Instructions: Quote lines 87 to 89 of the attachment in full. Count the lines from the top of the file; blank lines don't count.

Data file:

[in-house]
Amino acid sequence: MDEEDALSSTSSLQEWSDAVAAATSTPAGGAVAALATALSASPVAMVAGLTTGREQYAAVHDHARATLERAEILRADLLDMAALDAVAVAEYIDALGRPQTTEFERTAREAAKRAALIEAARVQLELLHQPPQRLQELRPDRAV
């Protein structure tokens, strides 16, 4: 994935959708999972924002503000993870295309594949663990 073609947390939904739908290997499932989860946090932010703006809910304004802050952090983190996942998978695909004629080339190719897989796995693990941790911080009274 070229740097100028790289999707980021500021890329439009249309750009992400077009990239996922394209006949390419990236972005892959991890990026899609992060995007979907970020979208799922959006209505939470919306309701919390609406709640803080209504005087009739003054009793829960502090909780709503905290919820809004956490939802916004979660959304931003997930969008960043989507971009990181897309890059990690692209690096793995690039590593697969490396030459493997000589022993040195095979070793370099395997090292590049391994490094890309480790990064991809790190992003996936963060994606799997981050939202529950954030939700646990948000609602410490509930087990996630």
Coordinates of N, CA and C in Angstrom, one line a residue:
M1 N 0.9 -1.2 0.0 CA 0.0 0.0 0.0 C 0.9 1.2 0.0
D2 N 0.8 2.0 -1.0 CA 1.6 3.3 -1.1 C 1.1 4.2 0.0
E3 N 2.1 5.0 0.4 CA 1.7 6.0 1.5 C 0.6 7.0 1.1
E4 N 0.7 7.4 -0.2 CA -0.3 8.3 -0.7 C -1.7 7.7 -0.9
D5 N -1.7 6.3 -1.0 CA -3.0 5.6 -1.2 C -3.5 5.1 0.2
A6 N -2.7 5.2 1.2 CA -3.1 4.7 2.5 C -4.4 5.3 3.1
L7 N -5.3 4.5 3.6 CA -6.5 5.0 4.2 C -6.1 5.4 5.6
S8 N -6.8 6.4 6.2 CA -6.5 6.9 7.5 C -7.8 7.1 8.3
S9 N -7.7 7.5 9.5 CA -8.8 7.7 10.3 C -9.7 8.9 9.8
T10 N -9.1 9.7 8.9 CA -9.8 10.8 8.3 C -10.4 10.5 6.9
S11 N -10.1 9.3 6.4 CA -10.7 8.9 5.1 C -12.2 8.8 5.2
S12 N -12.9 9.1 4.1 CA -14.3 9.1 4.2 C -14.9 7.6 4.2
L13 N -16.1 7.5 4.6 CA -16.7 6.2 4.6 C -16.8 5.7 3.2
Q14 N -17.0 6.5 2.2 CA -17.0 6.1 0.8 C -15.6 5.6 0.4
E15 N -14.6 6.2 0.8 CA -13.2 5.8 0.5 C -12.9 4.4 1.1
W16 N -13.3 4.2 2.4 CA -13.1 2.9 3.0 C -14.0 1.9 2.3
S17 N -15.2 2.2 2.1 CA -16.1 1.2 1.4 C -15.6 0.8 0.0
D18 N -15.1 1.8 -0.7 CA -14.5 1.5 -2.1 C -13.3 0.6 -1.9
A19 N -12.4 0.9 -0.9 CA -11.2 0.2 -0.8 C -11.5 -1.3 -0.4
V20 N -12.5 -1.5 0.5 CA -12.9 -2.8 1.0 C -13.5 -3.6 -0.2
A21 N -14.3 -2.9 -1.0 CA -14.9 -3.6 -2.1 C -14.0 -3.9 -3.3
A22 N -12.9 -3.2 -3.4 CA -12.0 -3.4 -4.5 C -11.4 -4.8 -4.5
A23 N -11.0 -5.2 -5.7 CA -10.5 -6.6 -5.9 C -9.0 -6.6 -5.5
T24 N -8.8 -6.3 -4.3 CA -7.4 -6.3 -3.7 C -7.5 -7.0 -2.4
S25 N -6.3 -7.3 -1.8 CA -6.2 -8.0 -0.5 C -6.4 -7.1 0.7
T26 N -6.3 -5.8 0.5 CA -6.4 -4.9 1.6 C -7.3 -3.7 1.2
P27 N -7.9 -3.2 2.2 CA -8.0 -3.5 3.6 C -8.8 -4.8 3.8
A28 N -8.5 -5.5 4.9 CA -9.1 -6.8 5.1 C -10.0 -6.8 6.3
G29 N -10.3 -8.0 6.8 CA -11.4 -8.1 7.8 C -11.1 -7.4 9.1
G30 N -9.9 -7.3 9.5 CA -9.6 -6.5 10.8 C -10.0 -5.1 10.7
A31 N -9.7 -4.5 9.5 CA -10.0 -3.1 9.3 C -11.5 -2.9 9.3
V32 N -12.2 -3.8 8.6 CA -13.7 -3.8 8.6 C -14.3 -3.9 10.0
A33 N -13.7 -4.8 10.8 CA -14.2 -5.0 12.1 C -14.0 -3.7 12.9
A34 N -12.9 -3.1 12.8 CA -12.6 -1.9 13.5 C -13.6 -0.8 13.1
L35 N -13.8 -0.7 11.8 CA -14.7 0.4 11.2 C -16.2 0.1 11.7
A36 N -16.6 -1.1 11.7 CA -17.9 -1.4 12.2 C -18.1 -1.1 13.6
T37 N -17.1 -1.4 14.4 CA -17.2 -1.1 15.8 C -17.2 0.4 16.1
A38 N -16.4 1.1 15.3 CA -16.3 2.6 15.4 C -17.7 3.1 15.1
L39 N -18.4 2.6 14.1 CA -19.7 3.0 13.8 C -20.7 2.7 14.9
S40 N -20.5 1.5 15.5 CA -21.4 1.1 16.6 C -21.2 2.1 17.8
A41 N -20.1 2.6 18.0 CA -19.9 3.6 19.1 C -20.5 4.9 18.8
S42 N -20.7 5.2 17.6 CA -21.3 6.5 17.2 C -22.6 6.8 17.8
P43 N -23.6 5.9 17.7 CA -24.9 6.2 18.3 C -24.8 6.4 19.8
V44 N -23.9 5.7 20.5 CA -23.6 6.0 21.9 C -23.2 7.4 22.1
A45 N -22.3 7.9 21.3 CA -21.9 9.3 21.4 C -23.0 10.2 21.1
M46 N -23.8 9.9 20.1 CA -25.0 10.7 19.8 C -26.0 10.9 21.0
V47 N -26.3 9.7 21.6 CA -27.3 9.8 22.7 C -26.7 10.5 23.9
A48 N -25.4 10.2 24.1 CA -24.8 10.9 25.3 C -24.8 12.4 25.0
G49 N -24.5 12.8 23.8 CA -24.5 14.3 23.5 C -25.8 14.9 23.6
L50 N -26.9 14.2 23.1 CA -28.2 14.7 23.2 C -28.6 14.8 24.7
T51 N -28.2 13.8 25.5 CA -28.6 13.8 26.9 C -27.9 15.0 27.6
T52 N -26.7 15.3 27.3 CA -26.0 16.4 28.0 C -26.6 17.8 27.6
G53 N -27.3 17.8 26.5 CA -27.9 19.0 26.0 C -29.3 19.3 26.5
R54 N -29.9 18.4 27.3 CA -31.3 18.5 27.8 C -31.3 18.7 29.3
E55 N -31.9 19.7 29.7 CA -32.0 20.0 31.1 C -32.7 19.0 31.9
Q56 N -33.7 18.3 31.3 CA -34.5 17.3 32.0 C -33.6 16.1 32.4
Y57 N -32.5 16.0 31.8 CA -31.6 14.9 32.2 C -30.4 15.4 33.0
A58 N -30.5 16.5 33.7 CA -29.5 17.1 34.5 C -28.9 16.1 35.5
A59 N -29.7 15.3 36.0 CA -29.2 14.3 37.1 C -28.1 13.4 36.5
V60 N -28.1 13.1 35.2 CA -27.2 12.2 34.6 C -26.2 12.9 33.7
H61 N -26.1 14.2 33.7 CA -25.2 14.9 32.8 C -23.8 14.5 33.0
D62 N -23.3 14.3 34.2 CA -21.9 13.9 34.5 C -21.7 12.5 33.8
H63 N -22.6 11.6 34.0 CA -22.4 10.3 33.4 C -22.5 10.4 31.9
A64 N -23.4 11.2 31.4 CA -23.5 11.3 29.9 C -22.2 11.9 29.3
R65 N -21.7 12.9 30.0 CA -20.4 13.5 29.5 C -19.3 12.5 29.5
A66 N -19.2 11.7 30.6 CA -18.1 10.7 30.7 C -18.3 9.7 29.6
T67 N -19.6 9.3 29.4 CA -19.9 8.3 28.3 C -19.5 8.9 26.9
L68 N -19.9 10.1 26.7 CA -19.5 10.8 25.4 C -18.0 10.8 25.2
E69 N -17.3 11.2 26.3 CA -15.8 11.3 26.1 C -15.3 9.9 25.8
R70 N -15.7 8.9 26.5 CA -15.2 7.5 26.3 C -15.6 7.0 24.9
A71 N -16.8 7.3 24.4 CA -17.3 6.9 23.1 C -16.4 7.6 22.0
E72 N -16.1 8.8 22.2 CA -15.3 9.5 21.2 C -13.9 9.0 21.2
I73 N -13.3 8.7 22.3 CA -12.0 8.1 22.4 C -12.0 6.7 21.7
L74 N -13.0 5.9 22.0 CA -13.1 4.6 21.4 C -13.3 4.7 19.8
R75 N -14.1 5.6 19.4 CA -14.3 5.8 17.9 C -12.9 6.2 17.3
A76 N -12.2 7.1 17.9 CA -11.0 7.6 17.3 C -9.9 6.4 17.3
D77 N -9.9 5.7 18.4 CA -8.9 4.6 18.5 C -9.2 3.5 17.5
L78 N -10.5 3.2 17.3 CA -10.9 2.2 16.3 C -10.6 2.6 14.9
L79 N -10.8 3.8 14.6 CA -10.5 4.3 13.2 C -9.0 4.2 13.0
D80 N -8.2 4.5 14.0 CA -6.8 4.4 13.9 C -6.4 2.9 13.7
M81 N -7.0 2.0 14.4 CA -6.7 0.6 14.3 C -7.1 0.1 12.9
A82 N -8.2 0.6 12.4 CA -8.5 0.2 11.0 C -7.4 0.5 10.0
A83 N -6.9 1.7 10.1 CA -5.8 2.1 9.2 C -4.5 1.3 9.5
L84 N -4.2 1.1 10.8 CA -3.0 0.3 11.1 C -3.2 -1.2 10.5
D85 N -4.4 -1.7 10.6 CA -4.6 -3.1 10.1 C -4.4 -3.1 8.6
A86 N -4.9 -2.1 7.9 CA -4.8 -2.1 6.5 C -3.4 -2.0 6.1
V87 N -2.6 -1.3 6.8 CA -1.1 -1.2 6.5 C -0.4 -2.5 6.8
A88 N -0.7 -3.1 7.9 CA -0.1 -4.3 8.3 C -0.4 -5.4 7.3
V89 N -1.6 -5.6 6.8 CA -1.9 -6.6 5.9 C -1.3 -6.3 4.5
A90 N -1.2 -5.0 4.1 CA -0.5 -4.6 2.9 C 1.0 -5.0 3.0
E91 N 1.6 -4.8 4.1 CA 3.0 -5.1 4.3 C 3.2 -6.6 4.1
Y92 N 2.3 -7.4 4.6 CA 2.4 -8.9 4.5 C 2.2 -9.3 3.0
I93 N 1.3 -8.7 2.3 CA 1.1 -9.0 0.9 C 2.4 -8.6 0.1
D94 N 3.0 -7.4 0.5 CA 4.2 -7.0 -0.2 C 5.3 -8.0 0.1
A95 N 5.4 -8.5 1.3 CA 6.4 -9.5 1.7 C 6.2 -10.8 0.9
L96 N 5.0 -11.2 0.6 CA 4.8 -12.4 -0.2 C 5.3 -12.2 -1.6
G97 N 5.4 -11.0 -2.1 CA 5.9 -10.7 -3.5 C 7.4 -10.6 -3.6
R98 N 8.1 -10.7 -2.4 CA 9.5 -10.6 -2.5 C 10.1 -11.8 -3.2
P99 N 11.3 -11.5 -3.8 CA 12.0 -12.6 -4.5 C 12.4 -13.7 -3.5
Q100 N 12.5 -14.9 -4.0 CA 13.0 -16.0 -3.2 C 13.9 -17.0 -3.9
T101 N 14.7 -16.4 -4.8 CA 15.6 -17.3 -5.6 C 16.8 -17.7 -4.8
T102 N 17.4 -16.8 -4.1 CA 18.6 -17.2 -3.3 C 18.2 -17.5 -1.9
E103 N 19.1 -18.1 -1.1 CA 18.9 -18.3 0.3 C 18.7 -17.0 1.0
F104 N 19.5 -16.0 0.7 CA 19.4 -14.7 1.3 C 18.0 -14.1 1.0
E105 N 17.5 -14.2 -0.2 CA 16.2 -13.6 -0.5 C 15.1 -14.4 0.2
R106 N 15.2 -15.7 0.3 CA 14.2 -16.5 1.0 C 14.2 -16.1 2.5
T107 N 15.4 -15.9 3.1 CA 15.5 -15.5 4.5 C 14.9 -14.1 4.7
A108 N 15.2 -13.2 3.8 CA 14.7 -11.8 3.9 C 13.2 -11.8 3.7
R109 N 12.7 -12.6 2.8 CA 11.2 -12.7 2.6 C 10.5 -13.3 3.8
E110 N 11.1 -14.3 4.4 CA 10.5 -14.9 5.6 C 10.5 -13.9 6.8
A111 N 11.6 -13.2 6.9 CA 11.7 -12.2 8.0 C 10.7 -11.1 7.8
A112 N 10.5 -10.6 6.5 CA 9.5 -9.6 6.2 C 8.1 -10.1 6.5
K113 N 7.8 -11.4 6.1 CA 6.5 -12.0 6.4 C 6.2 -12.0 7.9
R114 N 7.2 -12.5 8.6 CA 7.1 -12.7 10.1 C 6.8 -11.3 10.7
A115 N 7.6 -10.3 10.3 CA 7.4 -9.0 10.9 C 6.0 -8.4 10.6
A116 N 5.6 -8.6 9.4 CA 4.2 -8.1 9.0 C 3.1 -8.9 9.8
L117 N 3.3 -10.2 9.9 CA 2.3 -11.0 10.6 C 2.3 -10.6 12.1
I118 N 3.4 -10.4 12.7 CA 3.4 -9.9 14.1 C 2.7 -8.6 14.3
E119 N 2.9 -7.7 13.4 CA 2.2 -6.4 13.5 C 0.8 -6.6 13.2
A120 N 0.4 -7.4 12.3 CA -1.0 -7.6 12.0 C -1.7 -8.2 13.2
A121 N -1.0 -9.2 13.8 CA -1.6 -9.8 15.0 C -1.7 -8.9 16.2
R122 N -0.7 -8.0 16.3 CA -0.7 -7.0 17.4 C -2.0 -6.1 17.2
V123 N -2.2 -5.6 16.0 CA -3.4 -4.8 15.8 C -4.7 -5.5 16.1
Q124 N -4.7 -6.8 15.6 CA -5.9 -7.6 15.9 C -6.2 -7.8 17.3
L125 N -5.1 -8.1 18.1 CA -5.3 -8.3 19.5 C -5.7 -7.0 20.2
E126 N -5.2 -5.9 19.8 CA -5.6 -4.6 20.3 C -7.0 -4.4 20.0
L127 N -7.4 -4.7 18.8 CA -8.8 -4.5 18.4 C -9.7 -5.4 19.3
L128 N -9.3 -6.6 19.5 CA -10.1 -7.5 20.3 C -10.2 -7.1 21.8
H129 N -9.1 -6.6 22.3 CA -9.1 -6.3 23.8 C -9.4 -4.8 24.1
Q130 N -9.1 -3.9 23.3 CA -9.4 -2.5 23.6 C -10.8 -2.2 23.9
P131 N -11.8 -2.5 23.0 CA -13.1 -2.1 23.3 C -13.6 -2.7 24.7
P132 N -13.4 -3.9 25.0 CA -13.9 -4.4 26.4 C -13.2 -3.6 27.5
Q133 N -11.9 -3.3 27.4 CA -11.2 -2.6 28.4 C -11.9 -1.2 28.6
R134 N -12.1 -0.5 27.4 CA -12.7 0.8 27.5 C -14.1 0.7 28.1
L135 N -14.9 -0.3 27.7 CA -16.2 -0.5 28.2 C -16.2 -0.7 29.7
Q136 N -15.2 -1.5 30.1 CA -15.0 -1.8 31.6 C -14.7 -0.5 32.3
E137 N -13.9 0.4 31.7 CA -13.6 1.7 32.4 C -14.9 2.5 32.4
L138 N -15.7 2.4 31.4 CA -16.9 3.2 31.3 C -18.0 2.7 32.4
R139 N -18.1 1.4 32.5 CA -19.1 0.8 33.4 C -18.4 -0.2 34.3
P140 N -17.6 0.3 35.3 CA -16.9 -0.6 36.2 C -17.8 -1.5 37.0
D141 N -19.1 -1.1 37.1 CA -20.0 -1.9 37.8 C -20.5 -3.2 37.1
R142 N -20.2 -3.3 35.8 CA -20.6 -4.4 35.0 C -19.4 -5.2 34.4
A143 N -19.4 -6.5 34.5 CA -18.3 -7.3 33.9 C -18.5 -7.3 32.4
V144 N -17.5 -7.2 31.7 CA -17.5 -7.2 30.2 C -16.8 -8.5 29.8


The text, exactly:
A83 N -6.9 1.7 10.1 CA -5.8 2.1 9.2 C -4.5 1.3 9.5
L84 N -4.2 1.1 10.8 CA -3.0 0.3 11.1 C -3.2 -1.2 10.5
D85 N -4.4 -1.7 10.6 CA -4.6 -3.1 10.1 C -4.4 -3.1 8.6